Volume 3 Supplement 1

11th International Symposium on the Cells of the Hepatic Sinusoid and their Relation to Other Cells

Open Access

The liver sinusoidal endothelial cell hyaluronan receptor and its homolog, stabilin-1 – Their roles (known and unknown) in endocytosis

  • Peter AG McCourt1Email author,
  • Berit Hansen1, 3,
  • Dmitri Svistuonov1,
  • Sophie Johansson2,
  • Paola Longati2,
  • Kai Schledzewski3,
  • Julia Kzhyshkowska3,
  • Sergij Goerdt3,
  • Staffan Johansson2 and
  • B–rd Smedsr–d1
Comparative Hepatology20043(Suppl 1):S24

https://doi.org/10.1186/1476-5926-2-S1-S24

Published: 14 January 2004

Introduction

Previous studies have elucidated the importance of the hepatic reticuloendothelial system in clearing waste material from blood. In particular, attention has focused on liver sinusoidal endothelial cells (LEC), which endocytose physiological molecules such as hyaluronan (HA), chondroitin sulphate, denatured collagen, N-terminal pro-peptides of types I and III procollagen, lipoproteins and many others. However, the complete catabolic pathways of these molecules, in particular their uptake by LEC, remain poorly understood. This paper outlines the characterization and cloning [1, 2] of an integral endocytic receptor for one such pathway, namely the LEC-HA receptor, and its relationship to stabilin-1, a protein found in discontinuous endothelium and possibly involved in angiogenesis [2, 3].

Methods

The purification/functional characterization of the LEC-HA receptor, and its cloning together with stabilin-1 are described elsewhere [1, 2].

Results and Discussion

We have focused on the endocytic LEC-HA receptor, which we cloned (AJ295695; stabilin-2). We have also cloned a homologous protein with 41% homology but with unknown function, termed stabilin-1 (AJ275213) (2). The normal distribution of stabilin-1 is restricted to the sites of HA removal, i.e., the sinusoidal EC of liver, spleen and lymph nodes [3].

The LEC-HA receptor also has affinity for N-terminal pro-peptides of type I procollagen and formaldehyde treated BSA, both scavenger receptor (SR) ligands. This protein may thus represent a new member of the SR family, a group of proteins shown to play a key role in the uptake of modified low-density lipoproteins leading to the formation of atherosclerotic plaques. We have therefore coined the name HA/scavenger receptor (HA/S-R) to describe its activity [1], but it is also known as "stabilin-2" due to its homology to stabilin-1 [2].

HA/S-R endocytoses AGEs [4], products of non-enzymatic protein glycosylation, a process that occurs especially in the blood of diabetics. The resulting AGEs cause complications through the formation of AGE-amyloids in the vasculature. Our antibody to HA/S-R inhibits LEC uptake of AGE by 50% suggesting that this receptor is vital for AGE clearance. Furthermore, AGE:HA/S-R ligation condemns the receptor to degradation, instead of the normal recirculation to the cell surface [4]. It is therefore possible that this process leads to depletion of liver SEC endocytic capacity, and thus pathological accumulation of AGEs elsewhere.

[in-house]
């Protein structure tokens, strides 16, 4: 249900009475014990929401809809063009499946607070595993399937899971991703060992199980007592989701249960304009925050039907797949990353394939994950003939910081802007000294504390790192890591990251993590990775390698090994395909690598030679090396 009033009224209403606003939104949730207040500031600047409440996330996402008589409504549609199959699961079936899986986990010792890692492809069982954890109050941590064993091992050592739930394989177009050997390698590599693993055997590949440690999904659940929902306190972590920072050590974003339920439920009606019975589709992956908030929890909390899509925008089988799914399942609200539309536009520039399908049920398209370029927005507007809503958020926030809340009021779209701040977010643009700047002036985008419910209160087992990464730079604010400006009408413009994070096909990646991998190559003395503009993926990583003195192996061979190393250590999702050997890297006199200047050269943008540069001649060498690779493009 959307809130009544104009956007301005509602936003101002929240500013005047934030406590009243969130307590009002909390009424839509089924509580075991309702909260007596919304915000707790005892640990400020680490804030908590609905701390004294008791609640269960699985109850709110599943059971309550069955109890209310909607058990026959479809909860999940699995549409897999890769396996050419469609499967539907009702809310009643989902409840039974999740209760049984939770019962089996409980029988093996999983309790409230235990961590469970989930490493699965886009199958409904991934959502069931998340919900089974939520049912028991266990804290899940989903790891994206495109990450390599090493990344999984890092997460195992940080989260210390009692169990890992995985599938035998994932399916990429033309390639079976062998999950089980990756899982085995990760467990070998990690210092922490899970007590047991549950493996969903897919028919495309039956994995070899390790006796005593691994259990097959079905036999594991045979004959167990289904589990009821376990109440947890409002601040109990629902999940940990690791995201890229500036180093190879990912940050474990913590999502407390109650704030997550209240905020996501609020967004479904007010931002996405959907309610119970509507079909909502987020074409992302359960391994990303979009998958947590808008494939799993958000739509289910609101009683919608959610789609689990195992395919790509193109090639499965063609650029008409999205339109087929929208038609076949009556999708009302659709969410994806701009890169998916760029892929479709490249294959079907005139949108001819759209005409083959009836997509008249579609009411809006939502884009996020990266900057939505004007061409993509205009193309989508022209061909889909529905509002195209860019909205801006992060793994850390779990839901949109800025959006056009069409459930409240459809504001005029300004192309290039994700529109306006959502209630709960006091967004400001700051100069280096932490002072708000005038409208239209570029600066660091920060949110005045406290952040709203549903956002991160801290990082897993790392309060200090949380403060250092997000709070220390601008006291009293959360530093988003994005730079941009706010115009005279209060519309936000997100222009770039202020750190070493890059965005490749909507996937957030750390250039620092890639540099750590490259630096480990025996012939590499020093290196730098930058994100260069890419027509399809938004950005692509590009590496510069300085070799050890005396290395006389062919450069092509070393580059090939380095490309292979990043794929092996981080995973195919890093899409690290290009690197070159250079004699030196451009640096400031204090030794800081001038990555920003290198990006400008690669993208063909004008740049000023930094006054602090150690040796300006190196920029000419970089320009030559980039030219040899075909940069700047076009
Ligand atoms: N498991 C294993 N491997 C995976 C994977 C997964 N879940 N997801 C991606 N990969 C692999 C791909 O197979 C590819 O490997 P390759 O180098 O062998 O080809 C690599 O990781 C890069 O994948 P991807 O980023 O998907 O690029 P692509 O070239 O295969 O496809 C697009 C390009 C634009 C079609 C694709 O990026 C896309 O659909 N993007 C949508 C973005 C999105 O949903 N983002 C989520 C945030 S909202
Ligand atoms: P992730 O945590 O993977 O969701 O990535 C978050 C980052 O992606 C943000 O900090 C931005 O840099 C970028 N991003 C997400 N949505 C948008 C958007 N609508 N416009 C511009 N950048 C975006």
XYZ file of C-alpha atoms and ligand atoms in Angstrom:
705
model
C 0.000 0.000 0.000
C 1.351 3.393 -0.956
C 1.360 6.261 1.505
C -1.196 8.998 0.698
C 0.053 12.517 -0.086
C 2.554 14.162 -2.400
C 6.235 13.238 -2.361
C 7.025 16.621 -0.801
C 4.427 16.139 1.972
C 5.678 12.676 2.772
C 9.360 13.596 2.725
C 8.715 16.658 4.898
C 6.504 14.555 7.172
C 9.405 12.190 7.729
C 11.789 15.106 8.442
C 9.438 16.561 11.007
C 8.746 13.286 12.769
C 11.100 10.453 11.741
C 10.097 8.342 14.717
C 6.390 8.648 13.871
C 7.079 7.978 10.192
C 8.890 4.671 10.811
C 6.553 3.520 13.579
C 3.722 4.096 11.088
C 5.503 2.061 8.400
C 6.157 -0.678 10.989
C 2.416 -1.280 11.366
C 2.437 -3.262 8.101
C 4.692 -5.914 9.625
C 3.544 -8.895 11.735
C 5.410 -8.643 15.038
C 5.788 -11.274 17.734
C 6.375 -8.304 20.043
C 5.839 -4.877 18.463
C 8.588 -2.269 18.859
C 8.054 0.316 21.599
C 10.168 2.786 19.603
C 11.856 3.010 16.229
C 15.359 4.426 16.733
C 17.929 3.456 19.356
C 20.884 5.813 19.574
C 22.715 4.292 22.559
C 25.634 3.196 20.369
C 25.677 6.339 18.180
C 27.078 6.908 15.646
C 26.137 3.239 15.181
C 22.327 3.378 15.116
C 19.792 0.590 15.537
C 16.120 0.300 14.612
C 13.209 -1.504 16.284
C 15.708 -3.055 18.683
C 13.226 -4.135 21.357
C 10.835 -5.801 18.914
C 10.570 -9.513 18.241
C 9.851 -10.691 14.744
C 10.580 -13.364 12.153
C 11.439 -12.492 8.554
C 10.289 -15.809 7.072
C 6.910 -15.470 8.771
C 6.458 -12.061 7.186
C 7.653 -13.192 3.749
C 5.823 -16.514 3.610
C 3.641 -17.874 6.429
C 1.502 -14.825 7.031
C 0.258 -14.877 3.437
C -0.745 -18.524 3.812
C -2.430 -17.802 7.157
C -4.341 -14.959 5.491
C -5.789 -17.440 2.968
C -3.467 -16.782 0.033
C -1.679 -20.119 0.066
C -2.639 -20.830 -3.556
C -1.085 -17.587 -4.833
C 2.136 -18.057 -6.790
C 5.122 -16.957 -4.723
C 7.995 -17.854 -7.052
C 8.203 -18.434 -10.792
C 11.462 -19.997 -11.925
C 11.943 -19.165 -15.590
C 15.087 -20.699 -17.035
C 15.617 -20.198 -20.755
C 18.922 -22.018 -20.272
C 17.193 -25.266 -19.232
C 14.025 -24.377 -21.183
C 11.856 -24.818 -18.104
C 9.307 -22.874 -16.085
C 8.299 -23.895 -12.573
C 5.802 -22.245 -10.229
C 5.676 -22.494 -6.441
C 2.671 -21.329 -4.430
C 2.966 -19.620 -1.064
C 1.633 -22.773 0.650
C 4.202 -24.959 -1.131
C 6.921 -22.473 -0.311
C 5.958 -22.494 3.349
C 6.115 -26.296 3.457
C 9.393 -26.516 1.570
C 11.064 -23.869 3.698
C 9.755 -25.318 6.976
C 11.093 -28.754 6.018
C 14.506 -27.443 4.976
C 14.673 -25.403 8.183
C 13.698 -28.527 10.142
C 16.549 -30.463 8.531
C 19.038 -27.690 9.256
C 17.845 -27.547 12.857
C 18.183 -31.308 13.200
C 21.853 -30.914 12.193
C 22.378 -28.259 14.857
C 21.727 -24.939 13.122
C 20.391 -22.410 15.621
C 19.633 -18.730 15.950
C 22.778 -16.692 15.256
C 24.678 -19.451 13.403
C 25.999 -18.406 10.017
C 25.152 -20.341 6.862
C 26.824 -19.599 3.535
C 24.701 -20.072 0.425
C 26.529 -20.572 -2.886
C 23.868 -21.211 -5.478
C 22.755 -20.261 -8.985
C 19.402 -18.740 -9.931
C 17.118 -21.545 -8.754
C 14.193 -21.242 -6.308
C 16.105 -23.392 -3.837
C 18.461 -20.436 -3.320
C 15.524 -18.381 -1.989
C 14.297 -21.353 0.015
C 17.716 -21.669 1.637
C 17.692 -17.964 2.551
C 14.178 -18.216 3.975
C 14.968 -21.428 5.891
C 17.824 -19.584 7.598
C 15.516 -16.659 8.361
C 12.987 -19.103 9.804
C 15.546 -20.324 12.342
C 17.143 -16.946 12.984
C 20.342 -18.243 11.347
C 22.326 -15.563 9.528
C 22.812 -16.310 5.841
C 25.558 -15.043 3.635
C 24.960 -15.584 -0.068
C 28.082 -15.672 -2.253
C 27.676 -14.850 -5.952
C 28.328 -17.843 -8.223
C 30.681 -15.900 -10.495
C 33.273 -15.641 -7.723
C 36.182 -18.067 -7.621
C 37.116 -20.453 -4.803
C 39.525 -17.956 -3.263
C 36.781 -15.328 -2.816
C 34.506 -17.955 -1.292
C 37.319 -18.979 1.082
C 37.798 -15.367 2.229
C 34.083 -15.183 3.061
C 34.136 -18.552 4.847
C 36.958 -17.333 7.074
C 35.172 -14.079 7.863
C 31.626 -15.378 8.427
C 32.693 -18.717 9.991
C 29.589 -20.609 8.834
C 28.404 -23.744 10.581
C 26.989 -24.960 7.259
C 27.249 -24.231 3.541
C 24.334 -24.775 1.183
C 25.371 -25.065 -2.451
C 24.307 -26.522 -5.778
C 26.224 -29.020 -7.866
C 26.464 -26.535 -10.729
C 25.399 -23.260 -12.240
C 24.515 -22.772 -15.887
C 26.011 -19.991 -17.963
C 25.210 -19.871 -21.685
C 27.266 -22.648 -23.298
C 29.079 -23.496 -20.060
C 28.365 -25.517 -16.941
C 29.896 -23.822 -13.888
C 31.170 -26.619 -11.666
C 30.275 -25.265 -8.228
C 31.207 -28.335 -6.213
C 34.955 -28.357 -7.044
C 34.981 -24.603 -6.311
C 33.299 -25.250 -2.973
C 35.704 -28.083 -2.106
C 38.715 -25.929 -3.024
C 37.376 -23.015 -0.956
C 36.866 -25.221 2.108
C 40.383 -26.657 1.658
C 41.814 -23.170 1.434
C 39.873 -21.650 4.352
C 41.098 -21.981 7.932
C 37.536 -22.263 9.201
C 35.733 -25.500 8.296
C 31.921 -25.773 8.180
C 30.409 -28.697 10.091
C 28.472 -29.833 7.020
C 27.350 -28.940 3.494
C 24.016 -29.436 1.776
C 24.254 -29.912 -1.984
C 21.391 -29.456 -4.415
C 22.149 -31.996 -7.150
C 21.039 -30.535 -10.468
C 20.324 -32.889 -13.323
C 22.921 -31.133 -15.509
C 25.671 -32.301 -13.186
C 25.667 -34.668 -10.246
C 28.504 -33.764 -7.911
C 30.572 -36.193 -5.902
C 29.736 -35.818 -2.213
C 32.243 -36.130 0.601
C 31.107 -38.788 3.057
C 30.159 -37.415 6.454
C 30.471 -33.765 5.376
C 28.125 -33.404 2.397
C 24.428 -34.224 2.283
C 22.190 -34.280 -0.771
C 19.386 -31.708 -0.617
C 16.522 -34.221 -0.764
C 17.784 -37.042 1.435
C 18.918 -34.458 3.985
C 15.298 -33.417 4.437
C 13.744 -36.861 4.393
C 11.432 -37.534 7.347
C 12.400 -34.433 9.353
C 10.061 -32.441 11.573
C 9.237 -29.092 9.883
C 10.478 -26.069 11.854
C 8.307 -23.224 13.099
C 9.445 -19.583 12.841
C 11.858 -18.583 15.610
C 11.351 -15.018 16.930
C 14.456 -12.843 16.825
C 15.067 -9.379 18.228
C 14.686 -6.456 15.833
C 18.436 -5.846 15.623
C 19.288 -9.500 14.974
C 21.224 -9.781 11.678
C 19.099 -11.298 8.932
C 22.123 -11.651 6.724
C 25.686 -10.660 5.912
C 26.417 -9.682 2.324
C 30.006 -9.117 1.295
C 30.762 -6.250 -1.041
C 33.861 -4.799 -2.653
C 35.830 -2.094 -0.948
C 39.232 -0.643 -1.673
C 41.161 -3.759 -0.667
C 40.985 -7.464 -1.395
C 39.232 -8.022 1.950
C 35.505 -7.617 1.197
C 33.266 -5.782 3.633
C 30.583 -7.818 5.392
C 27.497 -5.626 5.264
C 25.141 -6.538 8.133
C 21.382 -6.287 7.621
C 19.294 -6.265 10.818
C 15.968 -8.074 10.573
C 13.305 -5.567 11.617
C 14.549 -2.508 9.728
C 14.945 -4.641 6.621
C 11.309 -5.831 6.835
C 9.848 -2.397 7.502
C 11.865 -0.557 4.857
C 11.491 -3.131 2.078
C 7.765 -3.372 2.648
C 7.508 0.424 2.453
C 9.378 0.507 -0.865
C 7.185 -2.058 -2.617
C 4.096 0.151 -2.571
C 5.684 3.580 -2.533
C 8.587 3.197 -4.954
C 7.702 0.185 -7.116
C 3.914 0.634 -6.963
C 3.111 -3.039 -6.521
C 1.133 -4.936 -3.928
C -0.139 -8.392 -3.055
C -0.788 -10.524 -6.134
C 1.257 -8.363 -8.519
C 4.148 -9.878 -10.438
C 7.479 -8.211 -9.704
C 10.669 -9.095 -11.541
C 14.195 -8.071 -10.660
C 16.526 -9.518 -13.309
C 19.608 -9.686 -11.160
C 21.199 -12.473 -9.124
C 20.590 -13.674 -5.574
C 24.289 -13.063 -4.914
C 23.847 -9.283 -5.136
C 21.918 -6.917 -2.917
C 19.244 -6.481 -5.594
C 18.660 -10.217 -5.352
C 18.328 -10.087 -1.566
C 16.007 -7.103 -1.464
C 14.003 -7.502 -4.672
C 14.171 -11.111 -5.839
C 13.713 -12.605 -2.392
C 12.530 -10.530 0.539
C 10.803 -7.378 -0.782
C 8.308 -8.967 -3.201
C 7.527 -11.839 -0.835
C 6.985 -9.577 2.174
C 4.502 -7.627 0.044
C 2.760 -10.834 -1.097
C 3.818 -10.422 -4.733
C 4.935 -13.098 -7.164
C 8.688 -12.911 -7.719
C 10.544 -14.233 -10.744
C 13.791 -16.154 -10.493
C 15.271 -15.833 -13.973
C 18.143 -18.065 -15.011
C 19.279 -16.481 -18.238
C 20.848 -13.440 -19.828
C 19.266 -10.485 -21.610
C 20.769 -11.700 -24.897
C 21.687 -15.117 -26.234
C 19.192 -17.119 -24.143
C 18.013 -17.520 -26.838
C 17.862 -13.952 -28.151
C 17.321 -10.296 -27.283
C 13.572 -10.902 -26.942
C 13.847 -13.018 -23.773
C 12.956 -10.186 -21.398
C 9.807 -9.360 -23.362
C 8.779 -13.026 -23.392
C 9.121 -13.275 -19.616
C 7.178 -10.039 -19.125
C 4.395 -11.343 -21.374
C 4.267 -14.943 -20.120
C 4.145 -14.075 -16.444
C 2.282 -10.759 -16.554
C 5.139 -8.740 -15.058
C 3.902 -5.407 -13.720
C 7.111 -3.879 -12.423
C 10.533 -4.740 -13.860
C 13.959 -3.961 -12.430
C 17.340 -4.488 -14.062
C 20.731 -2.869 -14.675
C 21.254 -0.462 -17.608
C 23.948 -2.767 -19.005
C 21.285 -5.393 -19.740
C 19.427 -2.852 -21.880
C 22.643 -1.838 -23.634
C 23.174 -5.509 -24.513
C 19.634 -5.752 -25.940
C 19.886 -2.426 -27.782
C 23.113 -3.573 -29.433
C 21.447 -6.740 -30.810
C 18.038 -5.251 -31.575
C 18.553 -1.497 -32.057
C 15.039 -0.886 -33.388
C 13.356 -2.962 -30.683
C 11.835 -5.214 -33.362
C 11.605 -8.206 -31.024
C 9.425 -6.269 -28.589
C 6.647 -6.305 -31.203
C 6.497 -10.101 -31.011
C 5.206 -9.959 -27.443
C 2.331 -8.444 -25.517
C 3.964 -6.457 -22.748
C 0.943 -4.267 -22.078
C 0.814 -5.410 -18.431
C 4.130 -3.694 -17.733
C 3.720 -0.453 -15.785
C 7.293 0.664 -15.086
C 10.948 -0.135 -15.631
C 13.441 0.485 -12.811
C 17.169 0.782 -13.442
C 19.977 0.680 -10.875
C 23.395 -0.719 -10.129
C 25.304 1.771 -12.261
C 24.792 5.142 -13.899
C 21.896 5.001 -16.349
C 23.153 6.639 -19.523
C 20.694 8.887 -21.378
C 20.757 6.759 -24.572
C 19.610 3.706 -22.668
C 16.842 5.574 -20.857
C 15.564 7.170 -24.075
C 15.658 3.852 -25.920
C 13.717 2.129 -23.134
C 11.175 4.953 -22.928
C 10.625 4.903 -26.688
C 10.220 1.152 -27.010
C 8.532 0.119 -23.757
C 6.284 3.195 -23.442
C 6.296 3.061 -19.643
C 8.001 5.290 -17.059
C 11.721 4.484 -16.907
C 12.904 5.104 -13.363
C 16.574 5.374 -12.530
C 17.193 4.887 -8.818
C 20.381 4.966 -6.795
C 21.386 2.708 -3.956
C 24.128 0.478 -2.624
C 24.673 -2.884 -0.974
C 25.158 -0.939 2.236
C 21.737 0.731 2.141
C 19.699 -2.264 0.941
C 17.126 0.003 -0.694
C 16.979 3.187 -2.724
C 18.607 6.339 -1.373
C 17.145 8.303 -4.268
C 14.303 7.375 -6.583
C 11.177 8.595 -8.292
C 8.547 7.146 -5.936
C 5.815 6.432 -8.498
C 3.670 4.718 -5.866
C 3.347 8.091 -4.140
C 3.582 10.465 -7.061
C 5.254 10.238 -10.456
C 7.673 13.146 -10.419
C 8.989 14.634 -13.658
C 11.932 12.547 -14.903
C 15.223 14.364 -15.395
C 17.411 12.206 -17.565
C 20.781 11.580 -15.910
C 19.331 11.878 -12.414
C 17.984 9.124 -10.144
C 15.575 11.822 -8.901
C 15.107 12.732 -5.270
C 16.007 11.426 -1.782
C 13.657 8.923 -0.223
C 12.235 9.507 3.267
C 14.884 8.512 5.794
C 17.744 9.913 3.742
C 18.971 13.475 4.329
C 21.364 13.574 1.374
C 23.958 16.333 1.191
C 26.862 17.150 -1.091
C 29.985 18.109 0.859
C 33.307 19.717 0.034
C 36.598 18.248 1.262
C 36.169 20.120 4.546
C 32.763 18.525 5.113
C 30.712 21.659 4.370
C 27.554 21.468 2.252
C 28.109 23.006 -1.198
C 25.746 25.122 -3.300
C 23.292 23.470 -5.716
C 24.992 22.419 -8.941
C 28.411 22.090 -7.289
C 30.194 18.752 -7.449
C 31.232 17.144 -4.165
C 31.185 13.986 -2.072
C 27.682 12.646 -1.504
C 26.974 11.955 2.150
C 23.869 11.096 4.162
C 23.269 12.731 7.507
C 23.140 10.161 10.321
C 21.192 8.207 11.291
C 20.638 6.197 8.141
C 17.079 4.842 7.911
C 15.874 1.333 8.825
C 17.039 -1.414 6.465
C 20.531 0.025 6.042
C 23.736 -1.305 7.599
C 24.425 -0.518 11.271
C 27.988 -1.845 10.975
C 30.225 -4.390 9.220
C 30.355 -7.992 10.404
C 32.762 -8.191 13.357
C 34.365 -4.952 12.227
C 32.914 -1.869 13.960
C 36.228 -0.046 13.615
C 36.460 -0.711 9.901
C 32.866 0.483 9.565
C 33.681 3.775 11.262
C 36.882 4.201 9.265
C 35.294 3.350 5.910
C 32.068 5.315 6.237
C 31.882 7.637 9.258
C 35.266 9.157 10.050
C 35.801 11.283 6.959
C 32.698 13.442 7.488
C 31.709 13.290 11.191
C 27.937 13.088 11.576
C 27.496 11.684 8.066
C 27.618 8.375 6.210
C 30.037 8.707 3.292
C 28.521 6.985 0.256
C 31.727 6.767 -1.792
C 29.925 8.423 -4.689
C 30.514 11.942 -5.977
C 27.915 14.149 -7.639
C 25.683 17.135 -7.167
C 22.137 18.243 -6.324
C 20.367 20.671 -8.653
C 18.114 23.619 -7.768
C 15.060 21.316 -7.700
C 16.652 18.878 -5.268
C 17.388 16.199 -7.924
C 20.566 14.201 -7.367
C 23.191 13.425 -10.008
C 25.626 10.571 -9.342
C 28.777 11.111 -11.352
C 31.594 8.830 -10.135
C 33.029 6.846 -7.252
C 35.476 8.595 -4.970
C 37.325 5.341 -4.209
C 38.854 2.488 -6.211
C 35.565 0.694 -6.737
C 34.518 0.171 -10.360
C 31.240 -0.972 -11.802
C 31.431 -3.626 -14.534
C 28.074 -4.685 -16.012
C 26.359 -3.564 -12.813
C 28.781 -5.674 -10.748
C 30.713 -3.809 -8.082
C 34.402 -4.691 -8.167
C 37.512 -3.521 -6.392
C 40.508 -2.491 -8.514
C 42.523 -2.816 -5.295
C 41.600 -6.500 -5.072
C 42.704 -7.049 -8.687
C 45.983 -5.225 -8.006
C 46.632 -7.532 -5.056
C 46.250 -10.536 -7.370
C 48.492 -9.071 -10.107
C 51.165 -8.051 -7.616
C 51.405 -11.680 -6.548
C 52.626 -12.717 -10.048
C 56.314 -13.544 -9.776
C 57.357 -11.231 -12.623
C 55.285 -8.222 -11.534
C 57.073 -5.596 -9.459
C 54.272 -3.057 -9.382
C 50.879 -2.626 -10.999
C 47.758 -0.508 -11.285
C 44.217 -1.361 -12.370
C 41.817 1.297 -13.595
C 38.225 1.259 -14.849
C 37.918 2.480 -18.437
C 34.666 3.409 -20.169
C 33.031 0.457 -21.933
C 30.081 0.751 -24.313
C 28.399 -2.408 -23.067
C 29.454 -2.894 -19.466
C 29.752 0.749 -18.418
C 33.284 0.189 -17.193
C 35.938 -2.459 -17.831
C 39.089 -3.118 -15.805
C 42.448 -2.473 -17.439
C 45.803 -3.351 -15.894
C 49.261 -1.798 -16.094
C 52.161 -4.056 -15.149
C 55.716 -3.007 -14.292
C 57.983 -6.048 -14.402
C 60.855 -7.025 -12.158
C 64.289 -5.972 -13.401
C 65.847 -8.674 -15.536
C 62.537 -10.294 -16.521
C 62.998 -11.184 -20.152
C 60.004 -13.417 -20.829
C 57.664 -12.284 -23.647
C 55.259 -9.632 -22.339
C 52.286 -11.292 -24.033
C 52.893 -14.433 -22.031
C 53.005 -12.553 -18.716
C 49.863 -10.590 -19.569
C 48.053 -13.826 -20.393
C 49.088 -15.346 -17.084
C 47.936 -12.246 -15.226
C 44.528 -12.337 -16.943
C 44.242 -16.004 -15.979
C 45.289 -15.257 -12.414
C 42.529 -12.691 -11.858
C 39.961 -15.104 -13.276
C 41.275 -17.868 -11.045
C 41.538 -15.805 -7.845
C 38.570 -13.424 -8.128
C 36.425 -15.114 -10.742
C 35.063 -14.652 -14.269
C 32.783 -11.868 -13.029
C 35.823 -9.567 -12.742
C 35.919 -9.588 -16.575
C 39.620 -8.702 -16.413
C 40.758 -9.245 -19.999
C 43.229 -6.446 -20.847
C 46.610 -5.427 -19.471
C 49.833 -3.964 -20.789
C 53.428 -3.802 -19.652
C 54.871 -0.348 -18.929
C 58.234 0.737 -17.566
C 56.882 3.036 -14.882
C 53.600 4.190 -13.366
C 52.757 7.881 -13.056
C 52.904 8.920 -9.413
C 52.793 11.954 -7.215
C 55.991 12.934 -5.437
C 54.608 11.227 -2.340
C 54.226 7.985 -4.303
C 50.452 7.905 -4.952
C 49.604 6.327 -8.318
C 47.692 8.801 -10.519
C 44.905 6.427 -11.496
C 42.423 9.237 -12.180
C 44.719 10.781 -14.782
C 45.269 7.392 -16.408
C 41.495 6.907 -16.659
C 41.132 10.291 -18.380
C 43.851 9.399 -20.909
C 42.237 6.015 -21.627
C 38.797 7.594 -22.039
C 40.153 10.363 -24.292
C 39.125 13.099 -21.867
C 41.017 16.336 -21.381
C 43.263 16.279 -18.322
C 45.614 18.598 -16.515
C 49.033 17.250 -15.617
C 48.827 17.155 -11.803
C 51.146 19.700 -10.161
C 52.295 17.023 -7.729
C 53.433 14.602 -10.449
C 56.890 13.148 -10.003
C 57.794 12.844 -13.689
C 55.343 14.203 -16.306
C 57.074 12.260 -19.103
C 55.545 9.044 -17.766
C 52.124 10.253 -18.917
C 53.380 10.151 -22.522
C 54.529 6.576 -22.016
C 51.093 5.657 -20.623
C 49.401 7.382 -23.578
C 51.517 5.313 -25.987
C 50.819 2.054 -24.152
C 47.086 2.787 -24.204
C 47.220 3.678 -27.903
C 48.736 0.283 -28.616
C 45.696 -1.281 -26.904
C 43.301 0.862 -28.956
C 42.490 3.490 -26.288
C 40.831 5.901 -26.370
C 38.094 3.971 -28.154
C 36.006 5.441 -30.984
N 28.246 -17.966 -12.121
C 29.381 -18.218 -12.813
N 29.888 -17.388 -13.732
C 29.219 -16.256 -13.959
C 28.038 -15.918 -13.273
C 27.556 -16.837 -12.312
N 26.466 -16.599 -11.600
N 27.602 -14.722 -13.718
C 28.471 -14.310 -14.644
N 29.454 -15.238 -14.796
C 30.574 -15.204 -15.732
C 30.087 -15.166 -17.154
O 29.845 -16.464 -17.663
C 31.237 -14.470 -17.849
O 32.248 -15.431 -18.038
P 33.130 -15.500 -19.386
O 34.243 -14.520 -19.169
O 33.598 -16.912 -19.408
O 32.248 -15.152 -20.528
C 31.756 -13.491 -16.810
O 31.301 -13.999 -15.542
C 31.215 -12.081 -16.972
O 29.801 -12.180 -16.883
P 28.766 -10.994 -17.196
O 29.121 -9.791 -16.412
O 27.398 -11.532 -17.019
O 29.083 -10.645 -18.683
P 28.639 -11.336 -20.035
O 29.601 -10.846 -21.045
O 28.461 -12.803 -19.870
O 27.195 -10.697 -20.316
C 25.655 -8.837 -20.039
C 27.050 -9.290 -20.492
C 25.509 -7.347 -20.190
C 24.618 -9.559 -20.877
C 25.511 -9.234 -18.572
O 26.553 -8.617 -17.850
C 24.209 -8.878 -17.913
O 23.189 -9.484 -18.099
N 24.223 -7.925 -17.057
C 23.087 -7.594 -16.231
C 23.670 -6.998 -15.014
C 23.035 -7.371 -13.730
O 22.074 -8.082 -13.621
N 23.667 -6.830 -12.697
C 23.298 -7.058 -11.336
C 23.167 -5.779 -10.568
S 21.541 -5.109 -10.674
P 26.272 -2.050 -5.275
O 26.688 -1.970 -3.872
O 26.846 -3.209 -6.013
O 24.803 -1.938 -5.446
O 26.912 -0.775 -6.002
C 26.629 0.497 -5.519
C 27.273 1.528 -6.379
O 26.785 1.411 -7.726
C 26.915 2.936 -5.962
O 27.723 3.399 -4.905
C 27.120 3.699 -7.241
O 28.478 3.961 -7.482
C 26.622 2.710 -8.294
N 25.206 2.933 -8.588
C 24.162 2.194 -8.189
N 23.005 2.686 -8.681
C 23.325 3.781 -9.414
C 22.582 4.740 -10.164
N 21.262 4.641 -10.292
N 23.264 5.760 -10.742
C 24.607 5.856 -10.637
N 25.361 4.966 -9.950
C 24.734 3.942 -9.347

The role of stabilin-1 is less clear. In cultured LEC, stabilin-1 is restricted to intracellular electron-dense vesicles, and does not come to the cell surface when expressed in various cell lines, where it is restricted to granular cytoplasmic structures. This is consistent with the presence of intracellular targeting domains in stabilin-1, suggesting an intriguing role for this protein. Adding to the mystery, recombinant stabilin-1 does not bind HA despite its similarities to HA/S-R.

The similar structures of HA/S-R and stabilin-1, and their co-distribution in the liver suggest that their roles may somehow be entwined, and may add a new dimension to the catabolic pathways used by LEC to rapidly remove and degrade soluble waste molecules from the circulation.

Authors’ Affiliations

(1)
Department of Experimental Pathology, University of Troms–
(2)
Department of Medical Biochemistry & Microbiology, University of Uppsala
(3)
Department of Dermatology, Ruprecht Karls University of Heidelberg

References

  1. McCourt PAG, Smedsr–d B, Melkko J, Johansson S: Characterization of a hyaluronan receptor on rat sinusoidal liver endothelial cells and its functional relationship to scavenger receptors. Hepatology. 1999, 30: 1276-1286. 10.1002/hep.510300521.View ArticlePubMedGoogle Scholar
  2. Politz O, Gratchev A, McCourt PA, Schledzewski K, Guillot P, Johansson S, Svineng G, Franke P, Kannicht C, Kzhyshkowska J, Longati P, Velten FW, Johansson S, Goerdt S: Stabilin-1 and -2 constitute a novel family of fasciclin-like hyaluronan receptor homologues. Biochem J. 2002, 362: 155-164. 10.1042/0264-6021:3620155.PubMed CentralPubMedGoogle Scholar
  3. Goerdt S, Walsh LJ, Murphy GF, Pober JS: Identification of a novel high molecular weight protein preferentially expressed by sinusoidal endothelial cells in normal human tissues. J Cell Biol. 1991, 113: 1425-1437. 10.1083/jcb.113.6.1425.View ArticlePubMedGoogle Scholar
  4. Hansen B, Svistounov D, Olsen R, Nagai RS, Smedsr–d B: Advanced glycation end products impair the scavenger function of rat hepatic sinusoidal endothelial cells. Diabetologia. 2002, 45: 1379-1388. 10.1007/s00125-002-0912-8.View ArticlePubMedGoogle Scholar

Copyright

© McCourt et al; licensee BioMed Central Ltd 2004

This article is published under license to BioMed Central Ltd. This is an open access article distributed under the terms of the Creative Commons Attribution License (http://creativecommons.org/licenses/by/2.0), which permits unrestricted use, distribution, and reproduction in any medium, provided the original work is properly cited.

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